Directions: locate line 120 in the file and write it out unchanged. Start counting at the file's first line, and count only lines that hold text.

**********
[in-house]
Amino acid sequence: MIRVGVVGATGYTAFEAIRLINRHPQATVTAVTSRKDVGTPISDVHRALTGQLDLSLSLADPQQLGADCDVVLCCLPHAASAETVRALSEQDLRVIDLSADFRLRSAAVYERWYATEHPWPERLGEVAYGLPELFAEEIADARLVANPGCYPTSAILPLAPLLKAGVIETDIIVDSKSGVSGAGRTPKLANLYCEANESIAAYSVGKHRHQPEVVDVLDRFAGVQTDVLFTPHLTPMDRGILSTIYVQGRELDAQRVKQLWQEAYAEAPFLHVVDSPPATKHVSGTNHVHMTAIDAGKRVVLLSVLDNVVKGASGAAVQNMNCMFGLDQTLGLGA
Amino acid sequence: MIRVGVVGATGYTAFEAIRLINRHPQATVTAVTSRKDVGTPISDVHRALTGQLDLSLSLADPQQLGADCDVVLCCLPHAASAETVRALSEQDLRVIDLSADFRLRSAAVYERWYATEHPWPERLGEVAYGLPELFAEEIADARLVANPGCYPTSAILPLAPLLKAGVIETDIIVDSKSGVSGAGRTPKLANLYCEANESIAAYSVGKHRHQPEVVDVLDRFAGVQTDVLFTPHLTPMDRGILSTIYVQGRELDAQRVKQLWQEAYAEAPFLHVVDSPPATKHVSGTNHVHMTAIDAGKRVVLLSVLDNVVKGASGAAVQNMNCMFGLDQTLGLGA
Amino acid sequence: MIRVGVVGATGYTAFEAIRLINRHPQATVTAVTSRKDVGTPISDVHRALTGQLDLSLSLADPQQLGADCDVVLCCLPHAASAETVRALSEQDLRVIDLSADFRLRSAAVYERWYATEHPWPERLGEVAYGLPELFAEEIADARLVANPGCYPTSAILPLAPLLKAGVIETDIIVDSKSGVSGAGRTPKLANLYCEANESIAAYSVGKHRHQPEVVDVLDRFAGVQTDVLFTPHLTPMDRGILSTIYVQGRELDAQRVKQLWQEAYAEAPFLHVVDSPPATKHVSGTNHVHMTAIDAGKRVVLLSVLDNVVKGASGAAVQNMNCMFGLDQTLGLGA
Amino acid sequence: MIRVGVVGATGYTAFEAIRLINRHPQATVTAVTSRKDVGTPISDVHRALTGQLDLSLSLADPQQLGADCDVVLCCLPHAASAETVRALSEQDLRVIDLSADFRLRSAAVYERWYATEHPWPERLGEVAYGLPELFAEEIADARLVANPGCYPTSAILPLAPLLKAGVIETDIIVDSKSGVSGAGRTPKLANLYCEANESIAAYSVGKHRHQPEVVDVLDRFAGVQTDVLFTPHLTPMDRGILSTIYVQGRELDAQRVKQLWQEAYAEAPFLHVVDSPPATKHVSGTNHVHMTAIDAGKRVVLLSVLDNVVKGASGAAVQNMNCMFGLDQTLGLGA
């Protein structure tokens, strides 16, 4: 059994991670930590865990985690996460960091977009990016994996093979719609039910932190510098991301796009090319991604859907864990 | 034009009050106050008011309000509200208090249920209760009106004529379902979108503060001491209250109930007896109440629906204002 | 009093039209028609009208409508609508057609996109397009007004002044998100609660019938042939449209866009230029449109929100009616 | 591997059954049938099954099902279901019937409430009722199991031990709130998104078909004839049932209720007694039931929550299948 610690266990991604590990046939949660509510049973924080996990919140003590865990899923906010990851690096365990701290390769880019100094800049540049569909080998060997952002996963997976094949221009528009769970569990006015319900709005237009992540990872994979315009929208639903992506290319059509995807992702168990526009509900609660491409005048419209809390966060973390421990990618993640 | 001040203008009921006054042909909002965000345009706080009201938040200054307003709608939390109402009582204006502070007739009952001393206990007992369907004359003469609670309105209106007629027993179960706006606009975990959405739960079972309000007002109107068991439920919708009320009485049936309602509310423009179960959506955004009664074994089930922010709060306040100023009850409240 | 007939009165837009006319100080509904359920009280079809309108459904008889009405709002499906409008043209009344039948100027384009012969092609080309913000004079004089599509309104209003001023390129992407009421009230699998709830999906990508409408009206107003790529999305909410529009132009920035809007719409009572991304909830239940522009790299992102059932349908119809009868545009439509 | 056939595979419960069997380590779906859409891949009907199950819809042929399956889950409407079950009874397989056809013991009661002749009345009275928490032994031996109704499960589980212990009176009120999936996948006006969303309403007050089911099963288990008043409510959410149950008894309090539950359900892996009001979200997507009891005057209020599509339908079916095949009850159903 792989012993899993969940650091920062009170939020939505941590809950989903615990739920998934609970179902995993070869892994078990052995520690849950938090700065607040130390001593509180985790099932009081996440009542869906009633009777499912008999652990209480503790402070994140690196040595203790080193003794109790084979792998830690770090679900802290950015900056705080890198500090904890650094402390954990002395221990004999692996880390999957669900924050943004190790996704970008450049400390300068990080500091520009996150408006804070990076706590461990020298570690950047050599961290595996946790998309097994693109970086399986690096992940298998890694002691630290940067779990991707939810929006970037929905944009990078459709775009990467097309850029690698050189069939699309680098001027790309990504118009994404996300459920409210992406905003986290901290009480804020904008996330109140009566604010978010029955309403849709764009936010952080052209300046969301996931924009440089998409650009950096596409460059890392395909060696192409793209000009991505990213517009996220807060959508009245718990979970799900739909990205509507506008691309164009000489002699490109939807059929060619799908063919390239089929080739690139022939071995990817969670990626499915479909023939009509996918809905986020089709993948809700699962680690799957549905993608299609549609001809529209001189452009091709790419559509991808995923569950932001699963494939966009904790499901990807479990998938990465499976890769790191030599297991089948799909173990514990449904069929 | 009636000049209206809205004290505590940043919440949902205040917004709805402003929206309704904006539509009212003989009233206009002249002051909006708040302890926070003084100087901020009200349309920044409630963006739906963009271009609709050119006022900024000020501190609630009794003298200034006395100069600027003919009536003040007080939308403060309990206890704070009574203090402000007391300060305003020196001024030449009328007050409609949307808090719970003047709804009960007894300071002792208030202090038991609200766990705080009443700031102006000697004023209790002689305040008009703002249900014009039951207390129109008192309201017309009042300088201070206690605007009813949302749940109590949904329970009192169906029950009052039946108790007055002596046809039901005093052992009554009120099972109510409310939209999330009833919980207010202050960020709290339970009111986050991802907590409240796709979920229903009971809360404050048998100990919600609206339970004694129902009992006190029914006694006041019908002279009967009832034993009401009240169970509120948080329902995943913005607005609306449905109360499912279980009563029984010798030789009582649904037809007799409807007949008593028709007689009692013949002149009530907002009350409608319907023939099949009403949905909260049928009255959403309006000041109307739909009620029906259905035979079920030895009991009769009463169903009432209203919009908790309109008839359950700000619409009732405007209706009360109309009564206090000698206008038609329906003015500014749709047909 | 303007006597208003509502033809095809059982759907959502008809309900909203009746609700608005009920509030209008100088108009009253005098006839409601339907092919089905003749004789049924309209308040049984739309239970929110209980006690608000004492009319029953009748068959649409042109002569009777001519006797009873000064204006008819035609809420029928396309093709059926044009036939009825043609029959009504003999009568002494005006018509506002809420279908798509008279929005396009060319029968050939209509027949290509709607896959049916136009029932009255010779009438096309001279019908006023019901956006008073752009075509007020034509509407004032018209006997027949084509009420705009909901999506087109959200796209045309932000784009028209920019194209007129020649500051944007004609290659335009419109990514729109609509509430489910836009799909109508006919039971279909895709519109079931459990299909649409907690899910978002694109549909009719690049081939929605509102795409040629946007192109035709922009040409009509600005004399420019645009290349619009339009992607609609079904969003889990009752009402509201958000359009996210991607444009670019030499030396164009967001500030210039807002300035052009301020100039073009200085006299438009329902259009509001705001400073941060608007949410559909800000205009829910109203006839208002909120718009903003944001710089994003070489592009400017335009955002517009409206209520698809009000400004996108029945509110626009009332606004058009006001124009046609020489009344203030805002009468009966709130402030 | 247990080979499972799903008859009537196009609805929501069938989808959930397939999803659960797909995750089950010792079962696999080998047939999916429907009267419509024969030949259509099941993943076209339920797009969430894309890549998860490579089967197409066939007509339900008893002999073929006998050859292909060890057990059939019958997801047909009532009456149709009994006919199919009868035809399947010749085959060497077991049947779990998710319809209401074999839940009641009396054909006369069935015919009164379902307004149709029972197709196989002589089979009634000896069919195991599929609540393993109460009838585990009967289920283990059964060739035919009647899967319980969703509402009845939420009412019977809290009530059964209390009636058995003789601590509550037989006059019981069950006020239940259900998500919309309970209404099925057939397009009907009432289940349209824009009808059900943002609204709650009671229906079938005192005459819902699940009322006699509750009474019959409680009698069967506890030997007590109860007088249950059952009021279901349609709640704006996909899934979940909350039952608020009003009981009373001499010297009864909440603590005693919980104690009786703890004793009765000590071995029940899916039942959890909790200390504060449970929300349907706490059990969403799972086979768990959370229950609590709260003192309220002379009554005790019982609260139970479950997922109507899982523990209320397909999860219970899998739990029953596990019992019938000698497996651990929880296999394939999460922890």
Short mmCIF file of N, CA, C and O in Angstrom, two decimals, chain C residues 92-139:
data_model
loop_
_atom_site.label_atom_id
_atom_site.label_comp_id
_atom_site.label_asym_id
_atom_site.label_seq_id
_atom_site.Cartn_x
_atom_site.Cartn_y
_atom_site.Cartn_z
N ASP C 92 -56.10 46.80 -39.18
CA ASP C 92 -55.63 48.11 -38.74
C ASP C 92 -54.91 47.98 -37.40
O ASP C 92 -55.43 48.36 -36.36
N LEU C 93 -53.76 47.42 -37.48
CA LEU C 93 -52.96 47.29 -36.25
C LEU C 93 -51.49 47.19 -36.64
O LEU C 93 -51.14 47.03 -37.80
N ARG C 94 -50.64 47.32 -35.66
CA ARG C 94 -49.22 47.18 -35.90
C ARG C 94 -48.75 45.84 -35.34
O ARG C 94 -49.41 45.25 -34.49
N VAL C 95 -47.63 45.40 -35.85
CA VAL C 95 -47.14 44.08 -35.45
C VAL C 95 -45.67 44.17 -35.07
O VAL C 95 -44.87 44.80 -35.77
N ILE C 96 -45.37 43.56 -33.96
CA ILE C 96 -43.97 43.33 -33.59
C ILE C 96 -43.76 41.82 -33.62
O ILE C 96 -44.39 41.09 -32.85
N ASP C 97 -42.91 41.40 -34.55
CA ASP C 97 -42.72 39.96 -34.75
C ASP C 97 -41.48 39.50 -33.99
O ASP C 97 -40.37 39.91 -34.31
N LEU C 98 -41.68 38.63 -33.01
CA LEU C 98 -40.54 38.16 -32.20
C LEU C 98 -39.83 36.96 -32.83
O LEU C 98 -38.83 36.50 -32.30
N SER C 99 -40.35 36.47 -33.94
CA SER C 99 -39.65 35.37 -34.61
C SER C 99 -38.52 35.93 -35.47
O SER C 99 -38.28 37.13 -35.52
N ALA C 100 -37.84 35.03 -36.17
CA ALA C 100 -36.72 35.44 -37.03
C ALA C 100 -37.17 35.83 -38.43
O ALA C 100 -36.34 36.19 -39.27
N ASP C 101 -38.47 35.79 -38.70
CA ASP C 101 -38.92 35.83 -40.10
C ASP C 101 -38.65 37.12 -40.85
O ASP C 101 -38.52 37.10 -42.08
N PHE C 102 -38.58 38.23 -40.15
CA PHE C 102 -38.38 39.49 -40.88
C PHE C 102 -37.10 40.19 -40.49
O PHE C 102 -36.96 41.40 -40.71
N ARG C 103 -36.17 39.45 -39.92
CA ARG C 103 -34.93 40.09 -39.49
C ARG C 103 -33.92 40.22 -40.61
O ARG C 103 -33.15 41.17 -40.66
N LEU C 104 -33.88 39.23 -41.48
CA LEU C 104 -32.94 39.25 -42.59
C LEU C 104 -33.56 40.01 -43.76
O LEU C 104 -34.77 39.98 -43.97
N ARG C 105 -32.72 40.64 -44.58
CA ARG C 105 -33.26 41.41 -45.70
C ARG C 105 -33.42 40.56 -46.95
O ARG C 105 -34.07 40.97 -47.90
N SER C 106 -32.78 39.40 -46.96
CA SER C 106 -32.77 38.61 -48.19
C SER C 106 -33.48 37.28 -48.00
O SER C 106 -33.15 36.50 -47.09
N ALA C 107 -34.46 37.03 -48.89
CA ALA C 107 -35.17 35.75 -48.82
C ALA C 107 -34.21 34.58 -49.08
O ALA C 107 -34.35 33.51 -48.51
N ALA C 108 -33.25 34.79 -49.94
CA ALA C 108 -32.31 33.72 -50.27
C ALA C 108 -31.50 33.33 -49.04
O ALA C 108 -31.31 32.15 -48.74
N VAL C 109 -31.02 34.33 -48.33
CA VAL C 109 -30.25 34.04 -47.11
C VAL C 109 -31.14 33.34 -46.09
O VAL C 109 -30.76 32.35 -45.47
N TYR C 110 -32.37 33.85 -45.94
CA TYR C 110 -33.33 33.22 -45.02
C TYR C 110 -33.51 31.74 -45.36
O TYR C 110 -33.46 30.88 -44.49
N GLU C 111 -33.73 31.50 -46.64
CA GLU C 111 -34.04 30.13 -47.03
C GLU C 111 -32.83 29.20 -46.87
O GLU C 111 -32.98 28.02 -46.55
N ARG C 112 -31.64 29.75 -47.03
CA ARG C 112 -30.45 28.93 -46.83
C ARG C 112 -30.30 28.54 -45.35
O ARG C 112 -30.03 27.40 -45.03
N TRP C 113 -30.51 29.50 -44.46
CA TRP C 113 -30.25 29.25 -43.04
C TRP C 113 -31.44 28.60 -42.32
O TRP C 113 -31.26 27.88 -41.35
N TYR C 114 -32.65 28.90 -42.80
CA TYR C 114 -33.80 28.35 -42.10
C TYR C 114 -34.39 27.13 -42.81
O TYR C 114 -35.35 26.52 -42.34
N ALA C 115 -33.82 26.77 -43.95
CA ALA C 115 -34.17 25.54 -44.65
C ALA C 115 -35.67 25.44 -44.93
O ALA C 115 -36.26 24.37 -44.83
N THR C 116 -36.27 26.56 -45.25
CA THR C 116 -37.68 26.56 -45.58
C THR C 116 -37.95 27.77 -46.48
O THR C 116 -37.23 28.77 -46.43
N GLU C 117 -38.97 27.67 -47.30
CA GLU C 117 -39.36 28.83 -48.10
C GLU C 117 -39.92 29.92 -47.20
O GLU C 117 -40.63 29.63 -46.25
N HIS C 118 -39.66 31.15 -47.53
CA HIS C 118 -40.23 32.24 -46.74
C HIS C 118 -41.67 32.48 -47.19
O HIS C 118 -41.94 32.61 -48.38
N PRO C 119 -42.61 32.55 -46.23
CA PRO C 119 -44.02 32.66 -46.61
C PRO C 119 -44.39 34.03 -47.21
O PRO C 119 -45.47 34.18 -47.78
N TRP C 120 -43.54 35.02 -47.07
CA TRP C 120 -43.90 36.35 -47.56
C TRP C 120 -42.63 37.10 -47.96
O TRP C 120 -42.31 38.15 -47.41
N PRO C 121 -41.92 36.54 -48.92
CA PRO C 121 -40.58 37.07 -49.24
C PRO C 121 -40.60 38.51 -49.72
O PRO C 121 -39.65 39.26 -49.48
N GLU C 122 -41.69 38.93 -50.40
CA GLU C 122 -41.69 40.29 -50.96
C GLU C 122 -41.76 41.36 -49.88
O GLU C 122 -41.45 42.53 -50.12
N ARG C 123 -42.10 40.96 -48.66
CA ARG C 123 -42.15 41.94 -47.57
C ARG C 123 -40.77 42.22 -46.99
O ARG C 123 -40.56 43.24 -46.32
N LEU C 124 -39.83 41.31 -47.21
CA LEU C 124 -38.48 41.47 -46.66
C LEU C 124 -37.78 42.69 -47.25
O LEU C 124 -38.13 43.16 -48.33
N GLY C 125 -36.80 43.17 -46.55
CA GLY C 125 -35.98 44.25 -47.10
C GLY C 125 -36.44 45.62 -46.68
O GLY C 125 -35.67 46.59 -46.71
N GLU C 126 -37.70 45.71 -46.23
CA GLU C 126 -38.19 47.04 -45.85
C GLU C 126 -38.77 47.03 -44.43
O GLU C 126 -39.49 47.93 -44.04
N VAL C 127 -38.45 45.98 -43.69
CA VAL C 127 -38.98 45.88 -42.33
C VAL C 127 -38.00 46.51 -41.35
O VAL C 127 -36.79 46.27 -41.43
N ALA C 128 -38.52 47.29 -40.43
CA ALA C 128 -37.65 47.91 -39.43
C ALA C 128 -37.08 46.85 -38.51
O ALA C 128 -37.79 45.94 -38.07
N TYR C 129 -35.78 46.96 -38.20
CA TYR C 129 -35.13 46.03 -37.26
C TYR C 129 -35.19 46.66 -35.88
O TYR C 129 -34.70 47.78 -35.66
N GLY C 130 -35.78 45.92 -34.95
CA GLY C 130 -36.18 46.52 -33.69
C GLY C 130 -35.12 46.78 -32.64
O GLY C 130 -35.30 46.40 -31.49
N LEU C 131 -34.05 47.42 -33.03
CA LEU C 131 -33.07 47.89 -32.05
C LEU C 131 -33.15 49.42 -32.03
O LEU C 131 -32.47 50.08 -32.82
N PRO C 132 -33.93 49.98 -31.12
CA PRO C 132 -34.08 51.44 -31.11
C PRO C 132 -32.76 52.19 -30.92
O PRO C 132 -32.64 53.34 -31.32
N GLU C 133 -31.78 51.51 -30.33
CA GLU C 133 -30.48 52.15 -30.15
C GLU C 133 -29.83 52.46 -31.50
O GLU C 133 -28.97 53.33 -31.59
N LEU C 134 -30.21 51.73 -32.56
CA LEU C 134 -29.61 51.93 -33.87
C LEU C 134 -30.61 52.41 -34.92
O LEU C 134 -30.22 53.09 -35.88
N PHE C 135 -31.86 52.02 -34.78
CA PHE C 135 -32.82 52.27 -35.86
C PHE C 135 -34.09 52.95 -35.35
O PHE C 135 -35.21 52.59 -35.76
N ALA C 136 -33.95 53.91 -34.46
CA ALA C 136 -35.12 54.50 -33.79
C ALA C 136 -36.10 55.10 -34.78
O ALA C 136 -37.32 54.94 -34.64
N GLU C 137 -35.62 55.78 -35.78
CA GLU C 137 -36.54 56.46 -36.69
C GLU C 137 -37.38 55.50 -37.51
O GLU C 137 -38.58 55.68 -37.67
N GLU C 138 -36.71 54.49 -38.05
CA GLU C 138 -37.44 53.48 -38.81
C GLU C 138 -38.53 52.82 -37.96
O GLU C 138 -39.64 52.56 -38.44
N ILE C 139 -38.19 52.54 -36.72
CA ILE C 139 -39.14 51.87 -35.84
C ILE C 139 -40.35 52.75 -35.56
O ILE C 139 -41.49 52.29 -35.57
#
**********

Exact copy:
O GLU C 117 -40.63 29.63 -46.25